The OCCRP revealed details of about 70,000 banking transactions, including 1,920 that went through UK banks and 373 via US banks and the number from just the Global Laundromat project was around $738m, a staggering amount of money. Even $113m went through RBS, which the British government had a 71% stake in at the time, and raises alarming questions about the competence of banks, especially considering all banks involved claim to have a strict anti laundering policy. Negligence should never be an option.
The result of this did not incur a penalty on the banks, and even before this, HSBC has only had to pay negligible amounts, like $28m to Switzerland when the authorities found ‘organisational failings’ when four money laundering cases came to light: one involving sales of cannabis, another concerning merchandise from Chinese triad counterfeiters in Spain, and a third involving an unnamed Mexican “well known to certain cartels”. The fourth case had been exposed by the Swissleaks investigation, coordinated by the International Consortium of Investigative Journalists.
The example of Deutsche Bank rings home truths to the problems of banks and accountability even when found guilty. Deutsche Bank paid out £500m for anti-money laundering failings that allowed wealthy clients to transfer $10bn out of Russia in trades that were “highly suggestive” of financial crime. Deutsche Bank apparently failed to recognise 3,800 transactions of mirror trading over a 2-year period. When British and American regulators came, of course Deutsche Bank complied, paid the money and made profits the same quarter.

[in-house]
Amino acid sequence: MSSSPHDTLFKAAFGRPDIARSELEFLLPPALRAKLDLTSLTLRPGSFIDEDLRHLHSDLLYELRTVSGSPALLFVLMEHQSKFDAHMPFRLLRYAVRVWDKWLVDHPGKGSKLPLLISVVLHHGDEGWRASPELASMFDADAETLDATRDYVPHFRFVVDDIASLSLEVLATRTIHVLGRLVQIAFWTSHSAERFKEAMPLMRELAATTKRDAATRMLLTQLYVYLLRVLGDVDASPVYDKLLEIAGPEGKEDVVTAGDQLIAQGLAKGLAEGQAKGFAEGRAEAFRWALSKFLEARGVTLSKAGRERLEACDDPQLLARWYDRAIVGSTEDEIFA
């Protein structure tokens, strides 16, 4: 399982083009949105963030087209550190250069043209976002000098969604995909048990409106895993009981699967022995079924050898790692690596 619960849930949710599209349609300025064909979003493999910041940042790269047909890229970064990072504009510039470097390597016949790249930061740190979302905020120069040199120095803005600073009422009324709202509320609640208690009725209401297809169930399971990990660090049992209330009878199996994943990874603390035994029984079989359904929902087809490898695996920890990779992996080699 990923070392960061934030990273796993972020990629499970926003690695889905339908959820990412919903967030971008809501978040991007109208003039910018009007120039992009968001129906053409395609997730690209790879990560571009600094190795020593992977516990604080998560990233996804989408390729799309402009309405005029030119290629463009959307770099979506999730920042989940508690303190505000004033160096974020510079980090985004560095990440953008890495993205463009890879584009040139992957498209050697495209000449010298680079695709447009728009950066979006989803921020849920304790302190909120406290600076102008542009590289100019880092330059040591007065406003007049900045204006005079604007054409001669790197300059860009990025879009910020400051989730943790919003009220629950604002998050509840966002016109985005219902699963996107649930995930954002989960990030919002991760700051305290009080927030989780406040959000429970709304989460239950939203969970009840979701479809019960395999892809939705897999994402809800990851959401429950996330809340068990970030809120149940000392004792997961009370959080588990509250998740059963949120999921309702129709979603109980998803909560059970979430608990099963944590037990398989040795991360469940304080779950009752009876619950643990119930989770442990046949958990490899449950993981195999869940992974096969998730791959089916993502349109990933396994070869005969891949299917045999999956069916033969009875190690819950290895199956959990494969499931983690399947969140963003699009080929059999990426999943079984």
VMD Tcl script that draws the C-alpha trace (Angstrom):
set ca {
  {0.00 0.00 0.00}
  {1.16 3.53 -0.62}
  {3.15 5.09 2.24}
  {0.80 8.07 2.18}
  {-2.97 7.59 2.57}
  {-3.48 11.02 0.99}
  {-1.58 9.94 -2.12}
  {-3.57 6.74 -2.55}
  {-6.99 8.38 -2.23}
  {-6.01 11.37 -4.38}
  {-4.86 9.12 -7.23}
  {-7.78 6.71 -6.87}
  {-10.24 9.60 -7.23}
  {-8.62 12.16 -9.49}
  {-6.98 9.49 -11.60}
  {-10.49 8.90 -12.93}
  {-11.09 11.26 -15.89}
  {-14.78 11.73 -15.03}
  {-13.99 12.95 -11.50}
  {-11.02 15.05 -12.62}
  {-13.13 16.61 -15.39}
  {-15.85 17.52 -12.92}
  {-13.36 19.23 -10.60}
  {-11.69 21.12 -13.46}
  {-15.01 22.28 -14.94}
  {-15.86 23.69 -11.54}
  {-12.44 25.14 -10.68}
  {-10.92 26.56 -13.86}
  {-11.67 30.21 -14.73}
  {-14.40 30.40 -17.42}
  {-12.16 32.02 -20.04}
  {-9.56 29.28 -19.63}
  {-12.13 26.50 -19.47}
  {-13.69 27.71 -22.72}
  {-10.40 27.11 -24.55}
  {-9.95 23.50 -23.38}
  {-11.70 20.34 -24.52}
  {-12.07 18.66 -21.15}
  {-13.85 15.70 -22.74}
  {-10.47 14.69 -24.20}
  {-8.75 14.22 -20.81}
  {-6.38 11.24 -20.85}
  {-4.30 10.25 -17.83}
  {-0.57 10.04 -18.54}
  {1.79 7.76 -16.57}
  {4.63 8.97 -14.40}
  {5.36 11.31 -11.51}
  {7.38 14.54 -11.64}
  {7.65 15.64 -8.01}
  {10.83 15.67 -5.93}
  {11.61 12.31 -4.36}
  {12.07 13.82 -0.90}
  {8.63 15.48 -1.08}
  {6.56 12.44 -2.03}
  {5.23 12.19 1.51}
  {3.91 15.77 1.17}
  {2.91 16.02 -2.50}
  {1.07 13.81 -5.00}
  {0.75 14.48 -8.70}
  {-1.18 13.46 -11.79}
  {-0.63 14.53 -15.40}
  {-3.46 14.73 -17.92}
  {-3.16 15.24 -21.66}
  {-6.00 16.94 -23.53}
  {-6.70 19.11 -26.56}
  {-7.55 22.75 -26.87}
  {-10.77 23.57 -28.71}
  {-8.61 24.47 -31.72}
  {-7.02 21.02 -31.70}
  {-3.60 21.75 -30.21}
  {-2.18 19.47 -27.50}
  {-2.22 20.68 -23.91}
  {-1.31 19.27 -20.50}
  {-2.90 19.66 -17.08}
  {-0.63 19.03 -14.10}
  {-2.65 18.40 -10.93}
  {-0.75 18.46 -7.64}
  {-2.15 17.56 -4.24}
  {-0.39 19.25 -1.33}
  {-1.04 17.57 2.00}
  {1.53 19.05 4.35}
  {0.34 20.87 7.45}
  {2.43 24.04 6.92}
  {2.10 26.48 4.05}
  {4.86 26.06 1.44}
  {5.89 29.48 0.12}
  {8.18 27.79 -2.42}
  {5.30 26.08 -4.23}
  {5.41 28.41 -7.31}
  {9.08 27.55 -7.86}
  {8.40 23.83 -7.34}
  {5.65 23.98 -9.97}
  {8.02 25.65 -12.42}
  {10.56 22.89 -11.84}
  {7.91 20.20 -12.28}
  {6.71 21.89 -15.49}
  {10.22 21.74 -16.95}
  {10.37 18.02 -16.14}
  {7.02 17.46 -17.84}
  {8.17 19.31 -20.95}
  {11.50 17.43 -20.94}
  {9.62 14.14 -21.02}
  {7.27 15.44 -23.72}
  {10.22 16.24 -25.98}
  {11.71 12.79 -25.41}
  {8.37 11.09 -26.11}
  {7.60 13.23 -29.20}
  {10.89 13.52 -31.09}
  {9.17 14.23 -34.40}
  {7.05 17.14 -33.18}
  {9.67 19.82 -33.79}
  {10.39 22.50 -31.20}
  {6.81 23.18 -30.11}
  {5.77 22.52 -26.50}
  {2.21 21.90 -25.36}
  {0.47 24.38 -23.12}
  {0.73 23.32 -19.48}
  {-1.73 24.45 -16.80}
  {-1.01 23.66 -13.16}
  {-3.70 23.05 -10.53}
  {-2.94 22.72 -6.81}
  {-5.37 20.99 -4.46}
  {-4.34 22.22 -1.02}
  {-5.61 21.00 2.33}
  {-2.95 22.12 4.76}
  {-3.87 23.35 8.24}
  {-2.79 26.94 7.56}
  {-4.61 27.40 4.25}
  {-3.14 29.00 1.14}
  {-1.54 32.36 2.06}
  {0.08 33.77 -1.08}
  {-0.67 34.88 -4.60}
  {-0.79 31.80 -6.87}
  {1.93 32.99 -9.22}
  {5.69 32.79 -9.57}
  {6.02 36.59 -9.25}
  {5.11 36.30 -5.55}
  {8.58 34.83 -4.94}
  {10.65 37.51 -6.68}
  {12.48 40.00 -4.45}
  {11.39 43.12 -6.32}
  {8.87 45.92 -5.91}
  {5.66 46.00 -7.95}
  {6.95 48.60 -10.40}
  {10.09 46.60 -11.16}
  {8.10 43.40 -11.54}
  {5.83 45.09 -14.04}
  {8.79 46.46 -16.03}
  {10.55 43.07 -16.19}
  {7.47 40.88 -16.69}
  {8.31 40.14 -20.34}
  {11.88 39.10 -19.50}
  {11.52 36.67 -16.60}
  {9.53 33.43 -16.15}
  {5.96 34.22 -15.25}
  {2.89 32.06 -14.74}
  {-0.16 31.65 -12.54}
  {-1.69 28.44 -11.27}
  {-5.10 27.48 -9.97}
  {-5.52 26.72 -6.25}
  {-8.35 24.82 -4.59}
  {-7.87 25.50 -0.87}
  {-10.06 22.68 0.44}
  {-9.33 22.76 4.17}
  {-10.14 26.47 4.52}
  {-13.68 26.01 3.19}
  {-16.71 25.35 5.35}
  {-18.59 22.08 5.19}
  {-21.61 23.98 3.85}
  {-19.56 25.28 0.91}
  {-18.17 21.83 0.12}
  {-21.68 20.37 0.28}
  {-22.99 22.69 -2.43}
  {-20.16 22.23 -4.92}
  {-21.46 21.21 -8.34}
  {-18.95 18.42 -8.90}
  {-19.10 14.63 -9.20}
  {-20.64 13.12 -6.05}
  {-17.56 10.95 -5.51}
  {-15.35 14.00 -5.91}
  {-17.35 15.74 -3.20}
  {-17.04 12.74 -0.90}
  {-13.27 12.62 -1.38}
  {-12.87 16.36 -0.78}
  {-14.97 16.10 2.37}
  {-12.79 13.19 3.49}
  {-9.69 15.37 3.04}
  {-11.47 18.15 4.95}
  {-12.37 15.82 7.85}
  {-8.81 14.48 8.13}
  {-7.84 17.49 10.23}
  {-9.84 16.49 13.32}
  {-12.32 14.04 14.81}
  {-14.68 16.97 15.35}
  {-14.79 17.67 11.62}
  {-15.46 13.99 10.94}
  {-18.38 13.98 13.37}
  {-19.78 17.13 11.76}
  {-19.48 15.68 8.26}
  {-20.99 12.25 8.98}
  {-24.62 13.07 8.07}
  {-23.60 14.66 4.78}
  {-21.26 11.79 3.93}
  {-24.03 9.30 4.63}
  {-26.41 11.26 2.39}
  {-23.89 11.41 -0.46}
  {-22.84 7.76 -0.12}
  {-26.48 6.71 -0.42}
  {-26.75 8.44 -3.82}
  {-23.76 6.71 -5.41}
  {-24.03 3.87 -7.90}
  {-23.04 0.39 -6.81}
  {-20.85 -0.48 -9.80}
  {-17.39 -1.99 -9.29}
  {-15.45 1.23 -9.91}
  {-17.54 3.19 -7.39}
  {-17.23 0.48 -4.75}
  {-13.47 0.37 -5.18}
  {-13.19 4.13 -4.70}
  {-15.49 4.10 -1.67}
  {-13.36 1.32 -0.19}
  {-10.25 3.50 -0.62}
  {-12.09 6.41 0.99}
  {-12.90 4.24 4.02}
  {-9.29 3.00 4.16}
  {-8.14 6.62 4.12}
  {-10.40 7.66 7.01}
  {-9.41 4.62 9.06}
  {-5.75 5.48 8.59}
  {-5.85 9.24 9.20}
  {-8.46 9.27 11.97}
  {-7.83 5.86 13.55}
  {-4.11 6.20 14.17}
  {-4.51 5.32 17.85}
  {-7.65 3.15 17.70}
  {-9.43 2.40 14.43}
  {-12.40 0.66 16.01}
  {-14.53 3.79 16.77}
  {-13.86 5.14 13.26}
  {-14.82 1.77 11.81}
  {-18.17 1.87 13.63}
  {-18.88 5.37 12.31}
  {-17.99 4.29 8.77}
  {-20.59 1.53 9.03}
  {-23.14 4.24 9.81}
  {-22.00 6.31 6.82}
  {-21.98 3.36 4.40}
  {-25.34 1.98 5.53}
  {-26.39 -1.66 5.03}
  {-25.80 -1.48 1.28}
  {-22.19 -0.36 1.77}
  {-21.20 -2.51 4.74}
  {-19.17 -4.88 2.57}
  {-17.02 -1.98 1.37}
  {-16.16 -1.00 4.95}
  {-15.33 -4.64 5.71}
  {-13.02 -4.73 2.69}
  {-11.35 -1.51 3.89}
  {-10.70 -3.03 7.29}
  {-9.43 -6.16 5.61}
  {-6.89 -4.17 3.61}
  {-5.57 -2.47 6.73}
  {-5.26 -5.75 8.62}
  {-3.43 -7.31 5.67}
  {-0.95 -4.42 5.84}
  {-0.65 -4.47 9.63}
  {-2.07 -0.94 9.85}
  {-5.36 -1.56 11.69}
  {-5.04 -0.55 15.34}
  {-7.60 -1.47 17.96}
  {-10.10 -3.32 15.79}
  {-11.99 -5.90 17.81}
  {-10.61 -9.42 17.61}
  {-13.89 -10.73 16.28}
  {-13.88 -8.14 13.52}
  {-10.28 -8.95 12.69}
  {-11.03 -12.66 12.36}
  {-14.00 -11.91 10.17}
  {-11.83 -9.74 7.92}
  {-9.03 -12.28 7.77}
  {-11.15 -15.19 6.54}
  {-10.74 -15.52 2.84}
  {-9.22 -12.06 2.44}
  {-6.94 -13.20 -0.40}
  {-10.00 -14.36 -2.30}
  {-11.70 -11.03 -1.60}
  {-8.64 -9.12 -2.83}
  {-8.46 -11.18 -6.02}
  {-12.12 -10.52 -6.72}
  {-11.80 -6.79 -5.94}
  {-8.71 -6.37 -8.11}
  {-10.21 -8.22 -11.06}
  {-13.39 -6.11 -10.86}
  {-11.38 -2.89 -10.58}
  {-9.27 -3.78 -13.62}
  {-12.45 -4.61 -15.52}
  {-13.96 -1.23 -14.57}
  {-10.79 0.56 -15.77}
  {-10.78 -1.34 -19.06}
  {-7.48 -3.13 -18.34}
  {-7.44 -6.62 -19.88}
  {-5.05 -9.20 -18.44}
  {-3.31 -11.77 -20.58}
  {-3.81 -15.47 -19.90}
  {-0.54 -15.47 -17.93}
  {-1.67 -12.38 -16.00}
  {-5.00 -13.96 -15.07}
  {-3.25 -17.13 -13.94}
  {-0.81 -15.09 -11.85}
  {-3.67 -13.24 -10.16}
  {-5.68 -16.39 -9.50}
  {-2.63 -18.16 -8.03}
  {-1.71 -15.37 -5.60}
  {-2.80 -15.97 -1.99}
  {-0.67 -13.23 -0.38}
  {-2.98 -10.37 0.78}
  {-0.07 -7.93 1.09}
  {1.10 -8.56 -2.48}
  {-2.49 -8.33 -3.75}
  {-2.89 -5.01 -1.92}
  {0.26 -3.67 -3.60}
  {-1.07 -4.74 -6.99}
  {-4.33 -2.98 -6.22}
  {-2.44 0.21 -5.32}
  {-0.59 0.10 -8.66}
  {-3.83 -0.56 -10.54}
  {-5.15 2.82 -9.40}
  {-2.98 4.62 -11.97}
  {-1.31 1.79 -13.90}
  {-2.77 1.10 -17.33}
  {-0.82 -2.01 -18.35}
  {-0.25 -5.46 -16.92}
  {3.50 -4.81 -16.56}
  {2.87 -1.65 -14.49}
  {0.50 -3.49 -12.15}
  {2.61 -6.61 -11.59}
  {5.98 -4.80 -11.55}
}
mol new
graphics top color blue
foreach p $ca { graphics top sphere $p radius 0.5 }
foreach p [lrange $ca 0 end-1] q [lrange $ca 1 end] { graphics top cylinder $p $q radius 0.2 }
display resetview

Mossack Fonseca was the biggest achievement of investigative journalism and should ring some home truths about practices of banks today. Having an offshore bank account is perfectly acceptable and tax avoidance, even if unethical, is still legal and potentially even part of policy for some governments in order to attract big money to their countries’ accounts.
It does become unacceptable, however, when political representatives find themselves on such a list; a list which also features activity of money laundering. One does not want to make accusations but this combination should be frightening, to say the least, and the facilitators come from financial services showing some form of complicity. The investigation is ongoing and while it may have caused the Iceland PM Sigmundur Davíð Gunnlaugsson his job, there should be a penalty incurred on Mossack Fonseca as well for failings to detect and stop money laundering from taking place. No outright conclusions can be made between politicians and criminal activity, but it leaves one wondering.
There is little doubt that firms should be accountable for their actions. Normally this would be a reaction by the markets in which share prices rise or fall, but for banks who seem to be masters in financial manipulation, there probably needs to be alternate means. Populism is largely categorised as anti globalisation both on the right and left, with the anti establishment sentiment well-known.
A telling tale of public opinion on banks is the shock 2016 US Presidential election. A classic smear on Hillary Clinton’s campaign was the fact that she took money for speeches at Morgan Stanley and Goldman Sachs. Opinion for many is against Wall Street, and some of it undoubtedly comes from the fact that Wall Street does not hide its intention of being a money making machine, only with the interest of shareholders and not broader stakeholders.
Further this with the fact that regulators seem to be inefficient in bringing meaningful structural change and one has to say some of the anti banking sentiment has legitimacy from a moral standpoint. From Marine Le Pen’s FN to Syriza, nationalising banks is on the agenda for a reason. The activity has no doubt decreased confidence in the private sector and increased prominence of the public sector, rightly or wrongly. The jargon coming out of populism is to change the ‘system’, and part of that is the neglect the private sector gives to crime.